The living embodiment of “work hard, play hard”, The Flaming Lips have been keeping busy lately by exploring weird and wonderful ventures that range from starting their own podcast to making their own beer and then releasing vinyl records containing said beer.
Wayne Coyne and co are also getting ready to play festival dates in the UK and Europe in July. Ahead of those, the frontman spoke to NME about working with Mac DeMarco, being a big fan of Post Malone, covering David Bowie and mixing Miley Cyrus’ pee with glitter.
You’re returning to the UK in July to play Kaleidoscope Festival at Alexandra Palace and Bluedot at Jodrell Bank. Both are very picturesque settings, are you excited?
“Yes! I mean, people do forget how beautiful the gardens around England are during the summer. You forget how strangely tropical it is. We were playing around last summer and it’s like, ‘oh my gosh’. It’s something you don’t think about when you’re playing around in the mountains of California or something like that and they’re beautiful. It’s a funny thing.
“This kind of festival is becoming the [in] thing now, it’s not just some muddy field. That’s how Glastonbury seemed like how it started back in the 1800’s [laughs]. That was good enough, but now I think there is more of a desire for it to be a slightly magical. It’s not meant to look like the survival of the fittest on a desert island. It’s comfortable, there’s costumes and candy and it’s meant to be inviting for everybody. We play a lot of them now where they are meant for parents to bring their kids and it’s wonderful. If you went back too far, that would seem a little bit of a joke. Nowadays we don’t want festivals to be such a challenge.
Are these things what keeps festival season fresh for you as performers?
“We like them no matter what they are. We play so many kinds of festivals and I think it makes it a wonderful package to look forward to it instead of the dread in some peoples minds who are thinking ‘oh my god, we have to use those toilets’. I don’t blame people for having that in their minds at all. We love all of it that, as along as the audience is having a good time. If they’re having fun, we’re winning. Often times even when it rains, there’s people having a great time.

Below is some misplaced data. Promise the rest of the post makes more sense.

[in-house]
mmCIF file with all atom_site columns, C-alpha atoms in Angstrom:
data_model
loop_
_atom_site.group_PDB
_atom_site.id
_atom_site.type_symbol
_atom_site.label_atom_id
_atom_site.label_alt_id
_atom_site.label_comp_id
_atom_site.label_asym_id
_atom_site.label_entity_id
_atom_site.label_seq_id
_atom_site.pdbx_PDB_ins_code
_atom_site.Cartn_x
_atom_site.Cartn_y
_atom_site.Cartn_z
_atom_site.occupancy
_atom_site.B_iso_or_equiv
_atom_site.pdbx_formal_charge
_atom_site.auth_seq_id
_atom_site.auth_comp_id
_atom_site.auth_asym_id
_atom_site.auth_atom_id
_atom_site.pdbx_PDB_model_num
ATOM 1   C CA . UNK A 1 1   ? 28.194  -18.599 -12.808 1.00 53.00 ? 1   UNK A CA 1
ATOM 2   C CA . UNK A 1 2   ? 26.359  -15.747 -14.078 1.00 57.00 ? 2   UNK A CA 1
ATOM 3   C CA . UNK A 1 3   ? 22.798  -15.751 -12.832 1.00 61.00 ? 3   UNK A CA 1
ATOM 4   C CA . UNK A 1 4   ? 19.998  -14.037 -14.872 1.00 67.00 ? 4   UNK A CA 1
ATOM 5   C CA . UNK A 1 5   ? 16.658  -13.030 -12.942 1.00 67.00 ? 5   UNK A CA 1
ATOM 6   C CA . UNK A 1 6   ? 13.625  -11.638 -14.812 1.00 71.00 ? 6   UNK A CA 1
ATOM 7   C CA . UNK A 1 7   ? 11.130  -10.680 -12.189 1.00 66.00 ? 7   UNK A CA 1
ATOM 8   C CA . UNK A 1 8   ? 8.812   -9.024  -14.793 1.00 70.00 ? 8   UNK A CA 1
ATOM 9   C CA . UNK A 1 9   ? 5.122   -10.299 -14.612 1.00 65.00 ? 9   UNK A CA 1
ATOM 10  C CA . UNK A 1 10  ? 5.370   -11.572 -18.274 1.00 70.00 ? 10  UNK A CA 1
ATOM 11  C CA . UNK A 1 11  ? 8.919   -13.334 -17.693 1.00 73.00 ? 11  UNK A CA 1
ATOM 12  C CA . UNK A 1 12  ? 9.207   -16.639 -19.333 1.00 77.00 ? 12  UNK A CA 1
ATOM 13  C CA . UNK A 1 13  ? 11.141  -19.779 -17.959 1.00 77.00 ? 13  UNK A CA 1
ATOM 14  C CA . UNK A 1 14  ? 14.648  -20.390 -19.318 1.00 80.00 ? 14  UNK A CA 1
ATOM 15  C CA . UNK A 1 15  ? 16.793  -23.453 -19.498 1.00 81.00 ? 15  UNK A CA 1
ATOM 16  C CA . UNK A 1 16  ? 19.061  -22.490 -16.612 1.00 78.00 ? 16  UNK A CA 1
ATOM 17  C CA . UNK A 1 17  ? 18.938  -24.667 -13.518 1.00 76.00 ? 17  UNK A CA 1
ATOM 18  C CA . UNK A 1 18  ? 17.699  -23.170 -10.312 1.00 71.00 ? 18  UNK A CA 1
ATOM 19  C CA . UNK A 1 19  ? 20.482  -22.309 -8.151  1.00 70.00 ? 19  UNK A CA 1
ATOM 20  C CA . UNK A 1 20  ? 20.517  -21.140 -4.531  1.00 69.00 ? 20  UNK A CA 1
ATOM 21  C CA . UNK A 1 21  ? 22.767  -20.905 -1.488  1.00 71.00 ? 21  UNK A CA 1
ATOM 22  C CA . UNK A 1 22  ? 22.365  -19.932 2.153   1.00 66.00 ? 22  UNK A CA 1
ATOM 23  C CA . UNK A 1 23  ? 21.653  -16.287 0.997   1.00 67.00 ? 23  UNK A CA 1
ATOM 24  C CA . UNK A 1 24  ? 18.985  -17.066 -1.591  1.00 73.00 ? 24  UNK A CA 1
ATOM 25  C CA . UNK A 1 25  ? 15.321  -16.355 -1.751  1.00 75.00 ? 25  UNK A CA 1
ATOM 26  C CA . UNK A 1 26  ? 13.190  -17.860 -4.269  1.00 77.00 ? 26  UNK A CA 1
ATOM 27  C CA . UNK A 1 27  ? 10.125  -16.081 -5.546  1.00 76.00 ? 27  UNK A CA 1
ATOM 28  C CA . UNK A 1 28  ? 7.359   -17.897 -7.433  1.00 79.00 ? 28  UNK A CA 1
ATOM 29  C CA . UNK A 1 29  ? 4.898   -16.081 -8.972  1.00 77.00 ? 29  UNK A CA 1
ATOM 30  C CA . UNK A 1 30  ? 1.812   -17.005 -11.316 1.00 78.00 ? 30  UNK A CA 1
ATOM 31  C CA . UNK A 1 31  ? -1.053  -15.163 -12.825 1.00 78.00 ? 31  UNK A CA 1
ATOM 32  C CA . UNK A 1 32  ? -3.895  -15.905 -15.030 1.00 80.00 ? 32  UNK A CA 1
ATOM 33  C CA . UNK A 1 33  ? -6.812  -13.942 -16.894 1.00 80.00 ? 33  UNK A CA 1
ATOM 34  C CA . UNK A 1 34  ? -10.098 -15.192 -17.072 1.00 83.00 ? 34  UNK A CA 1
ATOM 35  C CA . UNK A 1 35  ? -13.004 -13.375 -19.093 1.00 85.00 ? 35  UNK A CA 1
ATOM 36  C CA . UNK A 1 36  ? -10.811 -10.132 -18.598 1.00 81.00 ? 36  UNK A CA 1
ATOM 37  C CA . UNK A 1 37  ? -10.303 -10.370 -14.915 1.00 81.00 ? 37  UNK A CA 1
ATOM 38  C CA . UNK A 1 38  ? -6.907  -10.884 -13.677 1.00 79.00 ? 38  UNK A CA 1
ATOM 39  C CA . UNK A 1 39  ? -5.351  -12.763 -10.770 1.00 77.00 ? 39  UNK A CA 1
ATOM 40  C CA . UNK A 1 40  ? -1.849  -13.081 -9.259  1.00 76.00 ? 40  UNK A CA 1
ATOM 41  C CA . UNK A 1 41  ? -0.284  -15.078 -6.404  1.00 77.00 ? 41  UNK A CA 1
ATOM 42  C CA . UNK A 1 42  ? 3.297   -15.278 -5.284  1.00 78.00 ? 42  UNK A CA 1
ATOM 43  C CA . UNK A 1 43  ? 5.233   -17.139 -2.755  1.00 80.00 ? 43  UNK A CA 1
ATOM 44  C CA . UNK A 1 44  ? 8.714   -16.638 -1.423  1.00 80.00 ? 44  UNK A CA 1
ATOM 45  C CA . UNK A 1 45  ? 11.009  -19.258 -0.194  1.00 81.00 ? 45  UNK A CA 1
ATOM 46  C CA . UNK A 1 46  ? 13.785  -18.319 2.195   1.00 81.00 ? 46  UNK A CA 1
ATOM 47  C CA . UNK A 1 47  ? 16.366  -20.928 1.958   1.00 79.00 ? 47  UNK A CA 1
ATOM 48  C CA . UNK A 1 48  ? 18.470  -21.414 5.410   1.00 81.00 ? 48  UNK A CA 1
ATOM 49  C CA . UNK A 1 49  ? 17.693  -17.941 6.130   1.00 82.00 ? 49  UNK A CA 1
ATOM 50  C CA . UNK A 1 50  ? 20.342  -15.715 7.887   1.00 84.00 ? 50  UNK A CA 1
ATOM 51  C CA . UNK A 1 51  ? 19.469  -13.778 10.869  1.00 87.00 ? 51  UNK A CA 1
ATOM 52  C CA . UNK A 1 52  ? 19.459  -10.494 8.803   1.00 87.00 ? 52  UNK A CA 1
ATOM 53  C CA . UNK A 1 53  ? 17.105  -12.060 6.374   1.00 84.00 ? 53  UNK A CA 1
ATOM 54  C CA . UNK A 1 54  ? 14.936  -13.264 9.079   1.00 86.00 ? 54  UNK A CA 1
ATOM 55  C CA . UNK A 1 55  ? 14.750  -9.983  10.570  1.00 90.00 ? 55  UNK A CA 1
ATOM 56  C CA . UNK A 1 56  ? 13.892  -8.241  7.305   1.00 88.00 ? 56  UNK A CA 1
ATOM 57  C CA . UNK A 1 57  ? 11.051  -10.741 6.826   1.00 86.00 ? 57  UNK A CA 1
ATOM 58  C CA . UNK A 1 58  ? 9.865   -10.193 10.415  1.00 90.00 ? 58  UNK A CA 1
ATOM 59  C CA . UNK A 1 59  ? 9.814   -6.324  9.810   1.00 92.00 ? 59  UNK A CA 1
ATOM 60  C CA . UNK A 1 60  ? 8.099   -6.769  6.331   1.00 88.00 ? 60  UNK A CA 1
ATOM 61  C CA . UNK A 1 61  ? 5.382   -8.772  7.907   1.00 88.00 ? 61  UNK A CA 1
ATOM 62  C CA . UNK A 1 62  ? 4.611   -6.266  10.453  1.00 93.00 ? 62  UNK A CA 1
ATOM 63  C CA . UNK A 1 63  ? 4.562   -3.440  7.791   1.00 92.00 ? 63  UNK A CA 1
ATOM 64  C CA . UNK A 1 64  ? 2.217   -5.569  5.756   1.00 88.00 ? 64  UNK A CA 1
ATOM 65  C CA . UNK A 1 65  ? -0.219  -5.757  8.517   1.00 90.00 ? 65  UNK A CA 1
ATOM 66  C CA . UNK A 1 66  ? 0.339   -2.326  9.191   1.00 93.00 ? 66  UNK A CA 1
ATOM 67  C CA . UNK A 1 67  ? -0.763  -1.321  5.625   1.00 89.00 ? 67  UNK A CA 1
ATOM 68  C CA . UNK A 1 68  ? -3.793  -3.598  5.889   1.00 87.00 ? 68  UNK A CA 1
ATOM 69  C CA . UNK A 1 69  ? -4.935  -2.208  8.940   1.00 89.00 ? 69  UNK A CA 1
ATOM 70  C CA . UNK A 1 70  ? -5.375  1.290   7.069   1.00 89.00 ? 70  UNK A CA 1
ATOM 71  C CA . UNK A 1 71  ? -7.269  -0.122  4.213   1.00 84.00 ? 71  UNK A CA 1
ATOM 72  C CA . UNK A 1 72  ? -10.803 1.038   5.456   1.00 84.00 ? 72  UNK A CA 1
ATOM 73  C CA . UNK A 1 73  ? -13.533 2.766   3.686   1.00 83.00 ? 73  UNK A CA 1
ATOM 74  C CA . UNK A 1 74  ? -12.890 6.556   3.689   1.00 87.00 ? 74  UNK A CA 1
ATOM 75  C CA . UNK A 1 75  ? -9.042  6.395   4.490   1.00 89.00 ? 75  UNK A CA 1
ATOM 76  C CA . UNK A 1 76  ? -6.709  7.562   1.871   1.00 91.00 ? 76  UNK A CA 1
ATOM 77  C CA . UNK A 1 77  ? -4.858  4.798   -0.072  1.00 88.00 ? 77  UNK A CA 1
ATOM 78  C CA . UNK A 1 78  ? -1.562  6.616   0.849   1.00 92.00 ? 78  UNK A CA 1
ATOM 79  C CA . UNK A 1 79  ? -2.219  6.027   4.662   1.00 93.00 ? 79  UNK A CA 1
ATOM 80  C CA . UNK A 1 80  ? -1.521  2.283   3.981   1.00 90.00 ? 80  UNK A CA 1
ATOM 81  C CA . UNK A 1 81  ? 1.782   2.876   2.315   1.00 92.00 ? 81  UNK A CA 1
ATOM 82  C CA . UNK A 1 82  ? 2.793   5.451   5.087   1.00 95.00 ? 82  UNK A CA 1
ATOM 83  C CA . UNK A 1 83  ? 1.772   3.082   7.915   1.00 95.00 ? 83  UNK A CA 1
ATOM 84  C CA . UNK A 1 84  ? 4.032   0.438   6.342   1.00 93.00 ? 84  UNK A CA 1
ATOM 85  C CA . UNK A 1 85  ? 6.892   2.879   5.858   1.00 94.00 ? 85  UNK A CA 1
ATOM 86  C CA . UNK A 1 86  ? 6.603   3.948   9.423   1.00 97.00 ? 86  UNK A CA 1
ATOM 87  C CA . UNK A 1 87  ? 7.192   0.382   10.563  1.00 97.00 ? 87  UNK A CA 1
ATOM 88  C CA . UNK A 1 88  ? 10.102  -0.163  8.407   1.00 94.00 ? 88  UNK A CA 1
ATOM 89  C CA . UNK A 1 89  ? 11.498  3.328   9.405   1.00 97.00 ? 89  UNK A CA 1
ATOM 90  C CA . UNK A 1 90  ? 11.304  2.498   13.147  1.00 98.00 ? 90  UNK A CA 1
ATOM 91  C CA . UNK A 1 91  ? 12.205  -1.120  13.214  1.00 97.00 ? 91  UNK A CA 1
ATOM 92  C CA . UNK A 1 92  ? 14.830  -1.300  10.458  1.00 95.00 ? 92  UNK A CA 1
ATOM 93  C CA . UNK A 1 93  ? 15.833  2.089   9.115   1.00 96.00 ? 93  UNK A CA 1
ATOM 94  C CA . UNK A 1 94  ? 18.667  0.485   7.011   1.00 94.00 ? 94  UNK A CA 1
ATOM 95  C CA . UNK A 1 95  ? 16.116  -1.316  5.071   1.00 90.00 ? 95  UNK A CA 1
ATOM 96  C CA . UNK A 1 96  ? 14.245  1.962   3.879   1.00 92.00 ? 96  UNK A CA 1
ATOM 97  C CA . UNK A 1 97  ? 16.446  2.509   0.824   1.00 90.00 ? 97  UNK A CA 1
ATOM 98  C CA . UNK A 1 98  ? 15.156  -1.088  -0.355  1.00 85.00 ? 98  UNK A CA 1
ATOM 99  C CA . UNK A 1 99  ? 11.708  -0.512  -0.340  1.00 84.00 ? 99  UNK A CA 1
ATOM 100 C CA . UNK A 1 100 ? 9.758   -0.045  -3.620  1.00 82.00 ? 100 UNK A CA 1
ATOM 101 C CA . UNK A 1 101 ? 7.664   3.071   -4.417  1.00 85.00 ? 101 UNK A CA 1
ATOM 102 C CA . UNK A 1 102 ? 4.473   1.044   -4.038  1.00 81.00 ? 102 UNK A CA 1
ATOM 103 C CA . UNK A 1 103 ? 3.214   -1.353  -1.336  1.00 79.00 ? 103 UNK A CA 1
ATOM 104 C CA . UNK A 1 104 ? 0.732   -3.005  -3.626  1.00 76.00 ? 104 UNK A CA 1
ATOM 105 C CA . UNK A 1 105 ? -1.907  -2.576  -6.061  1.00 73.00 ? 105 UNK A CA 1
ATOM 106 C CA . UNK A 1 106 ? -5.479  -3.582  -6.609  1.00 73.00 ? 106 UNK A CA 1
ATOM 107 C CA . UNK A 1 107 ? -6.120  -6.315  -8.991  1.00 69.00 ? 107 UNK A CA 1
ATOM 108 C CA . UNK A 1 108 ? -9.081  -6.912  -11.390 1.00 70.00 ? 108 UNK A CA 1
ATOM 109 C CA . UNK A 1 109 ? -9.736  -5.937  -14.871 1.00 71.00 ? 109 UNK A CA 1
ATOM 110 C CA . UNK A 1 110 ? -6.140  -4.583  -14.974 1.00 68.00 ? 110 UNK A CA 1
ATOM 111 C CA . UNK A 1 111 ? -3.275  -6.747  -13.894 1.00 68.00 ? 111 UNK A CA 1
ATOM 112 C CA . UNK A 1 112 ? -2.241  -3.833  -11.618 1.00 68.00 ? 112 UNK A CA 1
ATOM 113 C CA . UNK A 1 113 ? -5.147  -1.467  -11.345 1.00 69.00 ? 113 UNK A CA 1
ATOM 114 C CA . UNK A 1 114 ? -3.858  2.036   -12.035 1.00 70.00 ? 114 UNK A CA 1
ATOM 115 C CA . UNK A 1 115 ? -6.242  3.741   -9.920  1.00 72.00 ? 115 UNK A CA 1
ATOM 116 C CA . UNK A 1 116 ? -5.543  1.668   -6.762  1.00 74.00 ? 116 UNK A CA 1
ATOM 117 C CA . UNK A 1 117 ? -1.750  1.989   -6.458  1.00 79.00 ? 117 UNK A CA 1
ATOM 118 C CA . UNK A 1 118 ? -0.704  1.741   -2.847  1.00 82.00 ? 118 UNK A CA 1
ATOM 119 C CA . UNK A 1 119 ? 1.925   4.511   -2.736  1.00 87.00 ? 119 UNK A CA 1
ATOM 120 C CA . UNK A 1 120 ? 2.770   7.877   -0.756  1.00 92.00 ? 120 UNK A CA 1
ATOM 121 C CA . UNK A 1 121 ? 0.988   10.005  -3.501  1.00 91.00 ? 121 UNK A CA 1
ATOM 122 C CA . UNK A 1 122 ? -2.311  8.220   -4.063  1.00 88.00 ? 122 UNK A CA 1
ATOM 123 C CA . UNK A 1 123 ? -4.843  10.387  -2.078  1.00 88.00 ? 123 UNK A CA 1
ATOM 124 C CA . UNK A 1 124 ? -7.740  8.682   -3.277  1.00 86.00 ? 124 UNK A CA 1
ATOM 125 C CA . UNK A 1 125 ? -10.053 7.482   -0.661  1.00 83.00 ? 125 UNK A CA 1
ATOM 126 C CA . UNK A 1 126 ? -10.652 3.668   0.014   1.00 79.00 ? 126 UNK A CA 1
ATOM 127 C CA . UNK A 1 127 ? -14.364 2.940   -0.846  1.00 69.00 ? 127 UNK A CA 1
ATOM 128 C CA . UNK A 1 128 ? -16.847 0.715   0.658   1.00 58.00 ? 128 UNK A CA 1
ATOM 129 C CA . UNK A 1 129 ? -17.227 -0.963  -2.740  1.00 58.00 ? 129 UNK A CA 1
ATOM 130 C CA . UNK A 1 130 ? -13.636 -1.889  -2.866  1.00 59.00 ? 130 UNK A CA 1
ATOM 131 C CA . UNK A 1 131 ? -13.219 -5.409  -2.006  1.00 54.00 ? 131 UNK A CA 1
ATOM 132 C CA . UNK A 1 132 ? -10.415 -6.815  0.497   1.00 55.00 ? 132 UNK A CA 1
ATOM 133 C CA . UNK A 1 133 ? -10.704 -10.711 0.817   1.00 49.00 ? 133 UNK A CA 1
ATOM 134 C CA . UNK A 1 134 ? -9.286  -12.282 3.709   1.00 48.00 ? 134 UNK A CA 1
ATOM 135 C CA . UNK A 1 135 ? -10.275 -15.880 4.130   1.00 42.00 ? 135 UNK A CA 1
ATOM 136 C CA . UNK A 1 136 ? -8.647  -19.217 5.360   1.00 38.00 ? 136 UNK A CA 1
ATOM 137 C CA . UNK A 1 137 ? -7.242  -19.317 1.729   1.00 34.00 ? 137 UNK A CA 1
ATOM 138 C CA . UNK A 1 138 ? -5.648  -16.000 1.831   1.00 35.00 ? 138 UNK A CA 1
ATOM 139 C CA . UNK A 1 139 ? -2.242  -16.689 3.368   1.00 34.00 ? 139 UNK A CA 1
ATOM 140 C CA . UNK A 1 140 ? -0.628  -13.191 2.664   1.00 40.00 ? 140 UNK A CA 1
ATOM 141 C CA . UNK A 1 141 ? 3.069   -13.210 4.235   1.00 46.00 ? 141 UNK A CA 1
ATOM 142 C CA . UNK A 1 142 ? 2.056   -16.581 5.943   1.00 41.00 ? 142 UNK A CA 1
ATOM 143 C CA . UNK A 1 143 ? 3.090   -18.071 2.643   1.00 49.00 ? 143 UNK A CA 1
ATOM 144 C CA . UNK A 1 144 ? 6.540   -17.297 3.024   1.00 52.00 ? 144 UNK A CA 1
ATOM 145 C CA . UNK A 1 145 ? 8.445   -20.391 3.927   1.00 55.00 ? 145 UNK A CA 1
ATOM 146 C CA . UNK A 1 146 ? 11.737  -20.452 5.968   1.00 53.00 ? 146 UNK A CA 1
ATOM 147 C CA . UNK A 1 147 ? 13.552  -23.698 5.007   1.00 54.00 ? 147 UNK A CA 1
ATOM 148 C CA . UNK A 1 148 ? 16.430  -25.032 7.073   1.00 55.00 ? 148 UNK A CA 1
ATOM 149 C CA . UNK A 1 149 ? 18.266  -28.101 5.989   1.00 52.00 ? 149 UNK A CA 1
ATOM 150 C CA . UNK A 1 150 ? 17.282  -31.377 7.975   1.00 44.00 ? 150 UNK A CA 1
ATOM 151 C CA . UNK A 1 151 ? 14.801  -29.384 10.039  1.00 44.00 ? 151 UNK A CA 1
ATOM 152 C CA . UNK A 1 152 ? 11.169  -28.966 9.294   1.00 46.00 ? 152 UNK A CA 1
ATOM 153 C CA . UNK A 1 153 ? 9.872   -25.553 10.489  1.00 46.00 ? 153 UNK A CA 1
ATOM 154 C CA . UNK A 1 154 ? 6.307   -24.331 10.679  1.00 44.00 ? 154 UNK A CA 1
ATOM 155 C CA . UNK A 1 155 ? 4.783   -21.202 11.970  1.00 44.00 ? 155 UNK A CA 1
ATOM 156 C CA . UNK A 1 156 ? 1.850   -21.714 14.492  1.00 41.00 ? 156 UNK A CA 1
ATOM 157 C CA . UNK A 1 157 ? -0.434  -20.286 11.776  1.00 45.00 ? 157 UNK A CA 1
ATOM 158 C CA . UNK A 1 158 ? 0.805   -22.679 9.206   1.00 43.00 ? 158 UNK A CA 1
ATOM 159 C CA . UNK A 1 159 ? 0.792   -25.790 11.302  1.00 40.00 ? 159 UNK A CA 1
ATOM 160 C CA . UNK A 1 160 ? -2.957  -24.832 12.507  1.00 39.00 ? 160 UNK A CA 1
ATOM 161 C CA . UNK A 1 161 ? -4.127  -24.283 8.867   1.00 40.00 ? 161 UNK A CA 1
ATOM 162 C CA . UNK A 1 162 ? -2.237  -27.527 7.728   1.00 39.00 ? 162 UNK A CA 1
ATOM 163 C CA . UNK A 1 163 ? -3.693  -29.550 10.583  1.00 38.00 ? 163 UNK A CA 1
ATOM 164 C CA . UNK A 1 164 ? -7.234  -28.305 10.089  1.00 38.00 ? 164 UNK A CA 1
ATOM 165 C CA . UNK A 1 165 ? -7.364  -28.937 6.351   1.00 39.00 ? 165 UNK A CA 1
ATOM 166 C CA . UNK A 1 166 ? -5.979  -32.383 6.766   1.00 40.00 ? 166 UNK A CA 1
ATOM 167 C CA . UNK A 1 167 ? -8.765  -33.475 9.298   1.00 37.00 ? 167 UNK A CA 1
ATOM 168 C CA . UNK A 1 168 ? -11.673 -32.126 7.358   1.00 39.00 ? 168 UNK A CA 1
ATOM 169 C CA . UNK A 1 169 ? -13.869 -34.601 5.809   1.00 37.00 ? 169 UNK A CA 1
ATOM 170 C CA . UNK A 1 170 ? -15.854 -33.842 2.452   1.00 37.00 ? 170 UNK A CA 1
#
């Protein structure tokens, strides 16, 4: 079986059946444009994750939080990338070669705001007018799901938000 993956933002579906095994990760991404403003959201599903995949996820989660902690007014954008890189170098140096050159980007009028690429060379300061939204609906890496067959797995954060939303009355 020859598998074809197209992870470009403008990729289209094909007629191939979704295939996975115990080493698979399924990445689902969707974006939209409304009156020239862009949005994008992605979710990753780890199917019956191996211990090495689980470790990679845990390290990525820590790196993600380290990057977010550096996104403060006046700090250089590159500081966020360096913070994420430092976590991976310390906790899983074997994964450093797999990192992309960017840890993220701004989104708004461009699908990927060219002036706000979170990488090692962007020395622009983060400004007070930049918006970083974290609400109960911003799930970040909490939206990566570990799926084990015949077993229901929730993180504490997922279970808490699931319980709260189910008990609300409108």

“I don’t want to make it seem we prefer these [types of festivals] to [others], we’re lucky that we get invited to so many festivals, what I call whimsical festivals. Most festivals are quite colourful and psychedelic, but we get invited to the ones that lean slightly towards the more fairytale.
Do you have any special plans for these two performances? What can fans expect?
“If you haven’t seen us before, expect just an insane amount of enthusiasm. Although, we can’t do it all the time, we blast as much confetti and balloons and all the sort of stuff to get you into the mood of what we feel like is the best scenario to experience the Flaming Lips. We don’t want it to be taken seriously, we want people smiling and jumping around and having fun. So we encourage all that from the very first moment, we want people to be engaged and energised.
“I think our music is emotional at times – our audience does have a deep connection to what the songs are about. If you’re not ready, you might be stood next to people crying and having what, some might say, is a struggle but what it is actually is some form of powerful experience connected to one of our songs. We encourage that in our audience, don’t hold back, if you feel like you’re overwhelmed by a song, that’s okay.”
“On a bigger level it’s absurdist entertainment and we want to be part of the big adventure of your day or festival experience. It really is never about us, it’s about being with your friends and having a great time, which is more than a good reason to be there. Yeah, we have plenty of things, riding a unicorn around while singing a song about a unicorn. I have my space bubble.
“Most of it is really up to the audience, that idea if you’re paying attention and you feel this surge of love and energy and love for humanity and enthusiasm coming over you.”
You cover David Bowie‘s ‘Space Oddity’ live, and in the past you’ve covered whole albums by the likes of Stone Roses, The Beatles, Pink Floyd, and others. Is Bowie someone you would like to pay tribute to like this in the future?